AB Testing refers to a randomized controlled experiment designed to understand how system variants affect metrics. Most major websites today run hundreds or even thousands of AB tests simultaneously, as different product groups seek to optimize for different metrics. In this article, I’ll walk you through what AB testing is and how we can use it in Machine Learning.
How does AB Testing work?
The general process for AB Testing is to randomly divide the user population into two groups, A and B, and show each group a different variant of the system in the analysis (for example, a spam classifier). Evaluating the experiment involves collecting data on the metric to be tested in each group and performing a statistical test to determine if the difference in metric between the two groups is statistically significant.
One of the main challenges of AB testing is determining how much traffic to route through new system A and how much to route through old system B. This problem is a variant of the multi-bandit problem. armed with probability theory, whose solution must strike a balance between exploration and exploitation.
We want to be able to learn as much as possible about the new system by routing more traffic to it, but we don’t want to risk an overall degradation of the metrics, as System A might perform worse than existing System B.
One algorithm that solves this problem is Thomson Sampling, which involves routing each variant an amount of traffic proportional to the likelihood that a better result will be obtained, based on data collected previously. Multi-armed Contextual Bandits take this approach a step further and also incorporate external environmental factors into this decision-making process.
AB Testing in Machine Learning
In the context of machine learning systems, you should always validate and compare new generations of models with existing production models via AB testing. Every time you apply such a test, there must be a good metric. defined that the test seeks to optimize.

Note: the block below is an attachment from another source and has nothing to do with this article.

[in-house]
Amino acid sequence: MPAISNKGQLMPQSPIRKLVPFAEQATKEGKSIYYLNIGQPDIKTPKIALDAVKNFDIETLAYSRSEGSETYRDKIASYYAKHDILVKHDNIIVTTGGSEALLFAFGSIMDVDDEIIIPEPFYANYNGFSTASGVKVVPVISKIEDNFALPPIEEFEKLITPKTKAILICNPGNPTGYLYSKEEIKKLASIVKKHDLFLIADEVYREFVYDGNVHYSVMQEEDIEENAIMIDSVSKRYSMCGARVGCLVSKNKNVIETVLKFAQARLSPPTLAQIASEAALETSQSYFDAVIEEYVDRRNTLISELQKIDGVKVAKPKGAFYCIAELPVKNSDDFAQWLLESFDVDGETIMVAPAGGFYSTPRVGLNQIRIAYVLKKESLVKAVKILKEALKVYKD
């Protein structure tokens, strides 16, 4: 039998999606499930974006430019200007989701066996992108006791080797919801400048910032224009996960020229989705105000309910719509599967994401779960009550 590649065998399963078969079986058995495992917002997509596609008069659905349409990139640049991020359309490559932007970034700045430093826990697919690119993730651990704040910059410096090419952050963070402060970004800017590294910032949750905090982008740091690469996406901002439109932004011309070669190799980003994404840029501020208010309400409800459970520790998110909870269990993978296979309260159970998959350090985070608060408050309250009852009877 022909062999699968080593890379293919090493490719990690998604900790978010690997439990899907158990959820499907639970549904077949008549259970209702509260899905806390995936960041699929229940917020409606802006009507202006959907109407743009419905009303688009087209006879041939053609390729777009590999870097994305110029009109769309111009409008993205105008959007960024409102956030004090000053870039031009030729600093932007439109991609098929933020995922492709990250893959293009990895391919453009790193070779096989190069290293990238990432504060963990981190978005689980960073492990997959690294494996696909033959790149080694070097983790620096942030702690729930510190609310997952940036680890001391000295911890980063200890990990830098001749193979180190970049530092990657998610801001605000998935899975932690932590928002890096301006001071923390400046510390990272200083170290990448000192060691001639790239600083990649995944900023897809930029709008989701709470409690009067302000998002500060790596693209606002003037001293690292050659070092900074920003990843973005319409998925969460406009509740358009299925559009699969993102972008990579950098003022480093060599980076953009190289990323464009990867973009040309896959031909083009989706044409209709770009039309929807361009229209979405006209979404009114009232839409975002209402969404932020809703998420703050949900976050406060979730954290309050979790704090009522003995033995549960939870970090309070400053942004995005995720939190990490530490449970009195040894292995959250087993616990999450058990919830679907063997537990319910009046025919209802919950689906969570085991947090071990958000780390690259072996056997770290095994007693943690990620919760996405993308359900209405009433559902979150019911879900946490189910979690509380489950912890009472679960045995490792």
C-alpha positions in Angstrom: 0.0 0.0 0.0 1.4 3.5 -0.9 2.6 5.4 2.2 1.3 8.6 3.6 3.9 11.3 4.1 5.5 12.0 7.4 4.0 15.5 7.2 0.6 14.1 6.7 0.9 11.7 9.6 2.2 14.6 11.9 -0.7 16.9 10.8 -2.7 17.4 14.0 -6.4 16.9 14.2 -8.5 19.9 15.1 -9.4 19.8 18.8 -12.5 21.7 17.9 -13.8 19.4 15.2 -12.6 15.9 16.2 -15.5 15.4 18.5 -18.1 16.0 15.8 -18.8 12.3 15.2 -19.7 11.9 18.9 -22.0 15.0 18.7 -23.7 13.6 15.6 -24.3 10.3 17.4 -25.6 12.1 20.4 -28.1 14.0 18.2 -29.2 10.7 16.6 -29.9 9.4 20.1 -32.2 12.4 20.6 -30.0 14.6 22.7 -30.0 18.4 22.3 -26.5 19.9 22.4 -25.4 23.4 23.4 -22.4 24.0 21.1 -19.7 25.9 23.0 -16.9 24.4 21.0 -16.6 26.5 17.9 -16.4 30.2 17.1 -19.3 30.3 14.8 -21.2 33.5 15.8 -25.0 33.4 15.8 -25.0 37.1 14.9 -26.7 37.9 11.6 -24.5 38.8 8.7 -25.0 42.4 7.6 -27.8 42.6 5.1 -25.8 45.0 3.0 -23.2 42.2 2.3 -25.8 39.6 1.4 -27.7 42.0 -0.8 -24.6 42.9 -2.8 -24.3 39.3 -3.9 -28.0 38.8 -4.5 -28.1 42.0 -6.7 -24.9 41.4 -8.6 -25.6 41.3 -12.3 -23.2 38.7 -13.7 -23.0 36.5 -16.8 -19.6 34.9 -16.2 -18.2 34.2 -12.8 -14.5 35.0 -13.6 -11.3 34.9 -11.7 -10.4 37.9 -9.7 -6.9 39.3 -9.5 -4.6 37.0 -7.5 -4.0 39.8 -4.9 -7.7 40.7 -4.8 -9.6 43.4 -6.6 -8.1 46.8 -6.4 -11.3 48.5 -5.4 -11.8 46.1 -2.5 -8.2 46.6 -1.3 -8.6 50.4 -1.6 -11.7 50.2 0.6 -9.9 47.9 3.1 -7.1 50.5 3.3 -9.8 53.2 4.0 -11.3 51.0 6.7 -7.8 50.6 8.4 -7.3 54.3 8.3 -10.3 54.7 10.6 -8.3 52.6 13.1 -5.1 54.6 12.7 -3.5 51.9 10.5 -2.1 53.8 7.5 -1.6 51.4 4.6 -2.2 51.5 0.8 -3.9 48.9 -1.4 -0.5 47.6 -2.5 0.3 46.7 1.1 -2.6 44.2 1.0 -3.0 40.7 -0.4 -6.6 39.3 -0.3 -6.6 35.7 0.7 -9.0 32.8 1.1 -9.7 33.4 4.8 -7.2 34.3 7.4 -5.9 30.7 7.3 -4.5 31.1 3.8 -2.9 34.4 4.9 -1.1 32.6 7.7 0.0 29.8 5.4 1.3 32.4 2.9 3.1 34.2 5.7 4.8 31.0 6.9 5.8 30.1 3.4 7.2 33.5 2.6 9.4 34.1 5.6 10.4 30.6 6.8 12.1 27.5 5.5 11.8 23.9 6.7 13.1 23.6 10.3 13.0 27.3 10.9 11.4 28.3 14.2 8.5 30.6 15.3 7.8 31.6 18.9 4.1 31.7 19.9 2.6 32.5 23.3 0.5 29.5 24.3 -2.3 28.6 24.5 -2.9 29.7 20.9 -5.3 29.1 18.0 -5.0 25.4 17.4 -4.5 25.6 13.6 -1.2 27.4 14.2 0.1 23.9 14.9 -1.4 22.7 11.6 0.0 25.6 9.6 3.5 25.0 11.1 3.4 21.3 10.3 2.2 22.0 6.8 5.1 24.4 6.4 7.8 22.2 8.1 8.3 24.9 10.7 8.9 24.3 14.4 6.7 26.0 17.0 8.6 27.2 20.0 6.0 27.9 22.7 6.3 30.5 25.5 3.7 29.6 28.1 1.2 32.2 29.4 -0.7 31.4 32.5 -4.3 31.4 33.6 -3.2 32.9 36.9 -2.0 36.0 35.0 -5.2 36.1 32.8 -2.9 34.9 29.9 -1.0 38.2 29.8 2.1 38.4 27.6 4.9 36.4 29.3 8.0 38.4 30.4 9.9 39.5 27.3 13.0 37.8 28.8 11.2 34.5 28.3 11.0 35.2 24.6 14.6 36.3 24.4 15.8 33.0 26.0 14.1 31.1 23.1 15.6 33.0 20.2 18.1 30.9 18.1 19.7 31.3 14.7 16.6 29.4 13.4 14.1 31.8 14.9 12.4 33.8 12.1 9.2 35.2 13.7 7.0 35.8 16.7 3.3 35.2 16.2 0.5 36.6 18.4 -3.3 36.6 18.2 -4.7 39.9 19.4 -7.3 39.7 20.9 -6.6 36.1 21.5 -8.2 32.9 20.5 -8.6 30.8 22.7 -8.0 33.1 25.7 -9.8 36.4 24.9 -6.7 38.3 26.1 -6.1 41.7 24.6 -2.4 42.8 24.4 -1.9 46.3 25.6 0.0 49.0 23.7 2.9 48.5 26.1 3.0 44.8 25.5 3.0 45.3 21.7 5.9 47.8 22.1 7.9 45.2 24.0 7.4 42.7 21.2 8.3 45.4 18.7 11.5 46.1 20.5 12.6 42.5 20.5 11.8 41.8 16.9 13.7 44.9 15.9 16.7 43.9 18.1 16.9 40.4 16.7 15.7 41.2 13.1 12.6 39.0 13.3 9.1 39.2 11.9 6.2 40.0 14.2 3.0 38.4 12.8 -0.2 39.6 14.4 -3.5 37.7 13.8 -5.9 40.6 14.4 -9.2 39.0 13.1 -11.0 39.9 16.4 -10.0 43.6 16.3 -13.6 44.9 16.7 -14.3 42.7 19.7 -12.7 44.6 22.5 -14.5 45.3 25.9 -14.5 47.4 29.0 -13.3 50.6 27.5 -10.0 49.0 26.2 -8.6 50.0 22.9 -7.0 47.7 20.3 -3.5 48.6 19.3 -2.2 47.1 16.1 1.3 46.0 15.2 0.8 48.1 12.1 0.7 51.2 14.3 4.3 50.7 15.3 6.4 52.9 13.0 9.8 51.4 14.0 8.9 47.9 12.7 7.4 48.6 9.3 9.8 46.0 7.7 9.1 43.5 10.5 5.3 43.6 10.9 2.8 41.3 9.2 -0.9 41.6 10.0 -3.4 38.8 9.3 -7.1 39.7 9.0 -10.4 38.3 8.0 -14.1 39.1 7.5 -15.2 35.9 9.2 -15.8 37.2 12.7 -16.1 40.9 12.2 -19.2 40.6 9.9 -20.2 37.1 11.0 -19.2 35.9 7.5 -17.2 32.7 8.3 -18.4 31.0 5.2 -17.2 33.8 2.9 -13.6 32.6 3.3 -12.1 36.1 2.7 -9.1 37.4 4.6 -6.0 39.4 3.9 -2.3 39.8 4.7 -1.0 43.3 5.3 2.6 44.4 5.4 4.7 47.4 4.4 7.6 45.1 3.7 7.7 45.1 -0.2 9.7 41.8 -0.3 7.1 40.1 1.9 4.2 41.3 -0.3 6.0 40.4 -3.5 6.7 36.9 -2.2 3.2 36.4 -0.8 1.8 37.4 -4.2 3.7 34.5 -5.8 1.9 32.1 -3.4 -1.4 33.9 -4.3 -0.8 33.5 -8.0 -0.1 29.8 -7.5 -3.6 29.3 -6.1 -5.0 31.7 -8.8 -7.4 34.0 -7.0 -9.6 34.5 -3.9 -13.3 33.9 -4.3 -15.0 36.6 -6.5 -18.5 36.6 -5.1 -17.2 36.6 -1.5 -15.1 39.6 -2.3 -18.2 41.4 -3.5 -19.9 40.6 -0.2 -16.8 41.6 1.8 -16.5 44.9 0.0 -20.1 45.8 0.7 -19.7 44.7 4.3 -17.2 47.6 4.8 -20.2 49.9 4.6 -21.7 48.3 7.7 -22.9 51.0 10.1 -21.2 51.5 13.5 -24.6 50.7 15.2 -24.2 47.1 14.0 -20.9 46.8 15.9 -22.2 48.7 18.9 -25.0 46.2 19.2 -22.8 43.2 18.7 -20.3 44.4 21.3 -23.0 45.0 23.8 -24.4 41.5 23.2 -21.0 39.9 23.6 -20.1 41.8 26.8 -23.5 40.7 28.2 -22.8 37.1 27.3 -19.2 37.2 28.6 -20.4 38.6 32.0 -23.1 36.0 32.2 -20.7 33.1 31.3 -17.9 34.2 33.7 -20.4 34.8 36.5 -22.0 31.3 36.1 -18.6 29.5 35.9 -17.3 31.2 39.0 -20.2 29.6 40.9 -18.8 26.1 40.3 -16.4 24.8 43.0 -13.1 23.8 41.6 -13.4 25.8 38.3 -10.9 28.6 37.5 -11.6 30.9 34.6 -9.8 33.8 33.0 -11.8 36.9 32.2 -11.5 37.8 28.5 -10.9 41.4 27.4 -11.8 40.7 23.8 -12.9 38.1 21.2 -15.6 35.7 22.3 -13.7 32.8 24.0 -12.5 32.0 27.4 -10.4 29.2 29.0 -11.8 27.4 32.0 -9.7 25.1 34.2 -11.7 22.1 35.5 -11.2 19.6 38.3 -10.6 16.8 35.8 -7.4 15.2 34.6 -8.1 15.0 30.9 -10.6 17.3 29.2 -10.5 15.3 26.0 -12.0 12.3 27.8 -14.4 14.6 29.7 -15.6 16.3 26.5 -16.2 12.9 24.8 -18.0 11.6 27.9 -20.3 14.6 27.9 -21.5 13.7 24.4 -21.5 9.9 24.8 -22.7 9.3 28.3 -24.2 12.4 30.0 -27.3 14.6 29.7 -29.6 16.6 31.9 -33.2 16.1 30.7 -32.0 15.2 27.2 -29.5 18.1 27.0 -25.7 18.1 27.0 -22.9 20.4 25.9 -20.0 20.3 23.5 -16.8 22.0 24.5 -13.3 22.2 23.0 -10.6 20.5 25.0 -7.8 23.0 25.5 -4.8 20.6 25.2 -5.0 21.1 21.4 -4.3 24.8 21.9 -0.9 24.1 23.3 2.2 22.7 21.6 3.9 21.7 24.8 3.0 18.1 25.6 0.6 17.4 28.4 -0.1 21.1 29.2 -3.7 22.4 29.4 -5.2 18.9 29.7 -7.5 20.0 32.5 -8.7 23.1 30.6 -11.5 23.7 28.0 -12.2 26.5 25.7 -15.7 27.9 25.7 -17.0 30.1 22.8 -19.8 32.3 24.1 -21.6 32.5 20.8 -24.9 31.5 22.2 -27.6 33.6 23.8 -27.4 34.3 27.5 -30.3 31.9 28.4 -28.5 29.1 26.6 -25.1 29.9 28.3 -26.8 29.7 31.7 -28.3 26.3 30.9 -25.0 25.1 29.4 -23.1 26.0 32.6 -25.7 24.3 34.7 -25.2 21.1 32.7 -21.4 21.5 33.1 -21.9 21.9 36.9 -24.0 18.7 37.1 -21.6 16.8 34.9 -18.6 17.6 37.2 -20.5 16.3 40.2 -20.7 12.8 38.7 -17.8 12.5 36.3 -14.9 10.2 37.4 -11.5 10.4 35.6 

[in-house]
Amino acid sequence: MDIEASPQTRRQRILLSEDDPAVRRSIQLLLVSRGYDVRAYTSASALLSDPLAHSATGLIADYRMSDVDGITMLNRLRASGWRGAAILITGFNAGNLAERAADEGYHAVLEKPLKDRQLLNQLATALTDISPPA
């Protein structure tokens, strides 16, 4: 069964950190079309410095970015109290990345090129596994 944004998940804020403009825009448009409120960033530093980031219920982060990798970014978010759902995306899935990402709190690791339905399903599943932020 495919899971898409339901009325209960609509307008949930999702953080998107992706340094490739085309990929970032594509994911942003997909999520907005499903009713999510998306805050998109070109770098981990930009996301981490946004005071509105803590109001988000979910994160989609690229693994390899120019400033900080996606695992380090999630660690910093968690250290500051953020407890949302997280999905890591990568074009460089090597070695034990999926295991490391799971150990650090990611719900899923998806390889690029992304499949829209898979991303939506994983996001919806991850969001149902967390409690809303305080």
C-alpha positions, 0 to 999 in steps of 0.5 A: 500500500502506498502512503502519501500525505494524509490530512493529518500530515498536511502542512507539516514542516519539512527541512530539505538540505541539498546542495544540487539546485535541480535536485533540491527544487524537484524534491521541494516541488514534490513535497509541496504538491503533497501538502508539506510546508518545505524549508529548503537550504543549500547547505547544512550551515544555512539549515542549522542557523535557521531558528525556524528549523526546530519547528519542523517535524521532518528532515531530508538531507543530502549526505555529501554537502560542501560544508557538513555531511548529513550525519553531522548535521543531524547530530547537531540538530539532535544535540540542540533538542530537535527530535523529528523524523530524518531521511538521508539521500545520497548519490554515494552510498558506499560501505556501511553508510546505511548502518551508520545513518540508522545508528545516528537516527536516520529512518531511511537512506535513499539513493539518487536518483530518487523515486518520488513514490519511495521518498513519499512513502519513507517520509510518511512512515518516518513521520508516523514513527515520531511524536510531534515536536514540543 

For example, such a metric for a spam classifier AB test might be the number of spam emails that end up in users’ inboxes; you can measure this metric through user feedback or sampling and labelling.
AB testing is essential for machine learning systems, as long-lasting model evolutionary updates may not give you the best results you can get. Being able to experiment with new models and empirically determine what gives the best performance gives machine learning systems the flexibility to adapt to the changing landscape of data and algorithms.
However, you should be careful when running AB tests in conflicting environments. The statistical theory behind AB testing assumes that the underlying input distribution is the same between segments A and B. However, devoting even a small fraction of traffic to a new model may get the opponent to change his behaviour.
In this case, the AB test assumption is violated and your stats will be meaningless. Additionally, even though the opponent’s traffic is split between segments, the fact that some of the traffic is now being treated differently can cause the opponent to change their behaviour or even disappear, and the metric you hold on to the heart may not show a statistically significant difference in the AB test even if the new model was effective.
Likewise, if you start blocking 50% of the bad traffic with the new model, the opponent might just double their request rate and your great model will not change your overall stats. I hope you liked this article on AB Testing in Machine Learning. Feel free to ask your valuable questions in the comments section below.